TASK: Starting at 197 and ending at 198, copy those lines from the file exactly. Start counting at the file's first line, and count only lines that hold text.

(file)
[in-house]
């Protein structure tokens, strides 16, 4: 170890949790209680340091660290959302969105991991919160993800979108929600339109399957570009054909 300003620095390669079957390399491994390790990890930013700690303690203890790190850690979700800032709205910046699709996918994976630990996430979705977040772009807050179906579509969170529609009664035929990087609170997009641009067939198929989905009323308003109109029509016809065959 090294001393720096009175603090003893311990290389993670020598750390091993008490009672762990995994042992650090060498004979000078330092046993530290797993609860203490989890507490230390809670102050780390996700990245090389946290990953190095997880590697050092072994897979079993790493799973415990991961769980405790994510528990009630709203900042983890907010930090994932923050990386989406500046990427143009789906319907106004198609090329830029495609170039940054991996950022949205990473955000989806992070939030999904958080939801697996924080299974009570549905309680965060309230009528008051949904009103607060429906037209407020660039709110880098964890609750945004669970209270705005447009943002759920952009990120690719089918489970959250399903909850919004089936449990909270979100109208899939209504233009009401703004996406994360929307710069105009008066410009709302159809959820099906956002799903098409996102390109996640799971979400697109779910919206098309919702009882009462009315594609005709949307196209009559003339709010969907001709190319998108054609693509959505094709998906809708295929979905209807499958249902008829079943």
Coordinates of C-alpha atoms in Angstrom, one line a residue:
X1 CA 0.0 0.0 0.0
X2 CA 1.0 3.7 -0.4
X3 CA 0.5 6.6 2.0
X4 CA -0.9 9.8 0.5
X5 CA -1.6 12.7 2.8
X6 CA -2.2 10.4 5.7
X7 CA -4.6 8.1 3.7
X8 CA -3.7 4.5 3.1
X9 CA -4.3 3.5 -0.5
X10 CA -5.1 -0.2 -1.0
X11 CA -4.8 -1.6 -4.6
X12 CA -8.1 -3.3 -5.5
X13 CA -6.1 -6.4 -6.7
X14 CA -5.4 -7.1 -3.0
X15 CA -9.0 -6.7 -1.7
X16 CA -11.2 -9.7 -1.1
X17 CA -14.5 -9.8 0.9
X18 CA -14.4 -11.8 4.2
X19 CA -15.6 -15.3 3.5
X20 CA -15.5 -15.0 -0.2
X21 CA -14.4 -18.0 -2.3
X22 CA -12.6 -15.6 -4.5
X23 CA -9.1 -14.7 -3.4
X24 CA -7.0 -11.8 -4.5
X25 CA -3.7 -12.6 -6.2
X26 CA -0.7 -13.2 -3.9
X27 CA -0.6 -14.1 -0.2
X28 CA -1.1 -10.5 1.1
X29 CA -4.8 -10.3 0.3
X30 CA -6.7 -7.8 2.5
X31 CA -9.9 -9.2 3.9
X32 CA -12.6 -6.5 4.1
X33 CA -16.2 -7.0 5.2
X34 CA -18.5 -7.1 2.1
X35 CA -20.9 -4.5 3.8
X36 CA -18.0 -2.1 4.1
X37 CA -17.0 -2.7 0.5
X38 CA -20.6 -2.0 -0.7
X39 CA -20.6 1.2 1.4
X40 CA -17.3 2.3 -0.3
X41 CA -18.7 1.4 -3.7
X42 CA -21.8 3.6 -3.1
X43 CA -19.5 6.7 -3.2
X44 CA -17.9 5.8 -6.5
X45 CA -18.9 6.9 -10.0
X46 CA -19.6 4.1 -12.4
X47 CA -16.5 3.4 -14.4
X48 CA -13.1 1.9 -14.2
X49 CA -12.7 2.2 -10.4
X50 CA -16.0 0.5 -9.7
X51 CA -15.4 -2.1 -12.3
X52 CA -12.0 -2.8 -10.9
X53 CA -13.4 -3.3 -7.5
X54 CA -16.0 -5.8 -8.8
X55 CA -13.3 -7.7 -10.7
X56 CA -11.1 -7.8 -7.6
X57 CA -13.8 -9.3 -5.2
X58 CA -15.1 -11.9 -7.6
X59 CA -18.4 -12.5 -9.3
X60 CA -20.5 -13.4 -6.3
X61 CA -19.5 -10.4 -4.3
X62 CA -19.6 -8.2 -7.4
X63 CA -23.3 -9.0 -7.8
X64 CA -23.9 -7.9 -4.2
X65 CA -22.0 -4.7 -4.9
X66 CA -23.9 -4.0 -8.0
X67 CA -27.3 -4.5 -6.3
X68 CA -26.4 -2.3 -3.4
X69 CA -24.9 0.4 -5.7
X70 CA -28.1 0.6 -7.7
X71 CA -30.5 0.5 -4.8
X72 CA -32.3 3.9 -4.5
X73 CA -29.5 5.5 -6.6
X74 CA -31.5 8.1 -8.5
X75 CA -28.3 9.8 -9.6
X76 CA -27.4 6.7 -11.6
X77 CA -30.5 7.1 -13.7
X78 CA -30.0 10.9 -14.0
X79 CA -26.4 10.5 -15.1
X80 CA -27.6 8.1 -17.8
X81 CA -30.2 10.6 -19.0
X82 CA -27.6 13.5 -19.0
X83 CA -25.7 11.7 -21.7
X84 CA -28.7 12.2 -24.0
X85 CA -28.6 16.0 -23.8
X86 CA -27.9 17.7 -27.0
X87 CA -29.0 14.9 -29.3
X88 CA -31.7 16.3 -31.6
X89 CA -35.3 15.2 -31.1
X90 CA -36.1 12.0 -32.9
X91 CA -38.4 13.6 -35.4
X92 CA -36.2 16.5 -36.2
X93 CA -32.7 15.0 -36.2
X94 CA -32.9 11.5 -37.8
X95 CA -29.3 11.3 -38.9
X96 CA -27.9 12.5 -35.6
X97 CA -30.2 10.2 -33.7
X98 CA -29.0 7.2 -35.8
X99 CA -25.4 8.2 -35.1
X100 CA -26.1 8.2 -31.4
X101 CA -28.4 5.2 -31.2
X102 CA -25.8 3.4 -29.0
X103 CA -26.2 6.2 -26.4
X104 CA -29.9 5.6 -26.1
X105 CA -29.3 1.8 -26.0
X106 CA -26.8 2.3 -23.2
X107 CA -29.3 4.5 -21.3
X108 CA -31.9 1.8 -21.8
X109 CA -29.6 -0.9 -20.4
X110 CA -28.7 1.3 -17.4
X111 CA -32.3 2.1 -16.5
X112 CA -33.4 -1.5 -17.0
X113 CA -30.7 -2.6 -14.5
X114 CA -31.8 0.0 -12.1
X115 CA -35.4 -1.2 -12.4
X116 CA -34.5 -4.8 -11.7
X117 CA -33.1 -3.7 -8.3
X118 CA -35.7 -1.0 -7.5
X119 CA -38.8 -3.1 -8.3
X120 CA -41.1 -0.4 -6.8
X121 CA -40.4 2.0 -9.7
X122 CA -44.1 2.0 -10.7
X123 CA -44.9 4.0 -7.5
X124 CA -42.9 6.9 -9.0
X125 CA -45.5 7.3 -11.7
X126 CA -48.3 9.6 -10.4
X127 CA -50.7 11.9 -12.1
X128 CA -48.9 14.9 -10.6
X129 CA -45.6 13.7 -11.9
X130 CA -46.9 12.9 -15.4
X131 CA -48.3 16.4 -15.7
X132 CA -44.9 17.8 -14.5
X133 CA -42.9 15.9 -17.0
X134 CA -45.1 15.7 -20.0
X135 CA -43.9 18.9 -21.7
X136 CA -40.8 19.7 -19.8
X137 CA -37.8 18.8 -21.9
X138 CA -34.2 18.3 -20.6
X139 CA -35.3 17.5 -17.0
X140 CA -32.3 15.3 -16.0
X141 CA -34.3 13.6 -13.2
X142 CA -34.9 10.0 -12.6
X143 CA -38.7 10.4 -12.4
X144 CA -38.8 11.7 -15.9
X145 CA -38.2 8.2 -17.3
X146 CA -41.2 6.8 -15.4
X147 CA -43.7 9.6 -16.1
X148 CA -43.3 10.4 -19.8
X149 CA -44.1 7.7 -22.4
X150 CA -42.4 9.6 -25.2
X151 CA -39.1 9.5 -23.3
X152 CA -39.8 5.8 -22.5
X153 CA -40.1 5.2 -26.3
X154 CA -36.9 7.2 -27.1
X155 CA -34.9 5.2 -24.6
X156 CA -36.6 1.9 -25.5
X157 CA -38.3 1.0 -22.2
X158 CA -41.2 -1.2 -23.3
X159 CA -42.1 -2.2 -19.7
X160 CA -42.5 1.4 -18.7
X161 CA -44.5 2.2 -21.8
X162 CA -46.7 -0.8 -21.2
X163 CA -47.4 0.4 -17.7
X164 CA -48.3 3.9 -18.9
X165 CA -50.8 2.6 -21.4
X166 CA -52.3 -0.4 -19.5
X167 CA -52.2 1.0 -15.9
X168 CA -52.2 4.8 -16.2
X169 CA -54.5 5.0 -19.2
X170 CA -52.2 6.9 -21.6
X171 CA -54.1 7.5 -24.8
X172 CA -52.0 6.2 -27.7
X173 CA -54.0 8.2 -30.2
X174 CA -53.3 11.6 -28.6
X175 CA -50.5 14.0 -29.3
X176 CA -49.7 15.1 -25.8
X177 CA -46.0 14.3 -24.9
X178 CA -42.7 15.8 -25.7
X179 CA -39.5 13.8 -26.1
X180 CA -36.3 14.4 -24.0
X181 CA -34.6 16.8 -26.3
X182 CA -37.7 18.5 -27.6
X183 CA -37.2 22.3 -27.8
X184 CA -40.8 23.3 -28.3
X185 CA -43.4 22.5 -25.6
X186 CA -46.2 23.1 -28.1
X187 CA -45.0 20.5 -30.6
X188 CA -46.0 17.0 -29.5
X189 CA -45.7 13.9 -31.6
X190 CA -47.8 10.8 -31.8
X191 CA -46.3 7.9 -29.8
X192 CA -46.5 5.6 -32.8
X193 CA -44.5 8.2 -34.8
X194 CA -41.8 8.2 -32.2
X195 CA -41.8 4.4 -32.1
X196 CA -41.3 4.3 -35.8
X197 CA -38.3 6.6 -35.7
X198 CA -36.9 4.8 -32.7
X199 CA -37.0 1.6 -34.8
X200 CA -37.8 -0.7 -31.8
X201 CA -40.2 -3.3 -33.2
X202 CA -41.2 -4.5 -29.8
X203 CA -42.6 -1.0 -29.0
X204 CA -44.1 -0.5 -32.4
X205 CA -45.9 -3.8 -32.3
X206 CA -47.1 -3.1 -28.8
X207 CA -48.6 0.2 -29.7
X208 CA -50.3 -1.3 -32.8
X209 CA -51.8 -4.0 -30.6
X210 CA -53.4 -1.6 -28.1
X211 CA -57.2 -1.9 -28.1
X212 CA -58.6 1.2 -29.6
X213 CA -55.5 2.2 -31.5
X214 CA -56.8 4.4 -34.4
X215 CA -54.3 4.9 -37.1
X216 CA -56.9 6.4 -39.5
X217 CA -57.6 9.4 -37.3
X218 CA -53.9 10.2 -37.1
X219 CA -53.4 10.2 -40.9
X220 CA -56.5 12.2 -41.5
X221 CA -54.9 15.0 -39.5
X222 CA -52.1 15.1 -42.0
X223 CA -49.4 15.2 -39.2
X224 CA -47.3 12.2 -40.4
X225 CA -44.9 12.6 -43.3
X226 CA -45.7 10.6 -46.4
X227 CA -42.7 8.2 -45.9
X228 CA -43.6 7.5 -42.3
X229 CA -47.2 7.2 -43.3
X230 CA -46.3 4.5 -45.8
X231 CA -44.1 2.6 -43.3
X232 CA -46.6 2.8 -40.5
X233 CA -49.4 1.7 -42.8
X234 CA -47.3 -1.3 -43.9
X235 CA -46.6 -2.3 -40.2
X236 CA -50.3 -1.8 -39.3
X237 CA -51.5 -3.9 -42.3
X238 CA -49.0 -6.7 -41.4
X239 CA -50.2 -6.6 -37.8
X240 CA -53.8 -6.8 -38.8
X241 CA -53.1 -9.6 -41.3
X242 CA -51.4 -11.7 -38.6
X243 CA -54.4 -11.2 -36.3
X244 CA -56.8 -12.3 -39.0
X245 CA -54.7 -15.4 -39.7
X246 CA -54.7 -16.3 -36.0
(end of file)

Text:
X194 CA -41.8 8.2 -32.2
X195 CA -41.8 4.4 -32.1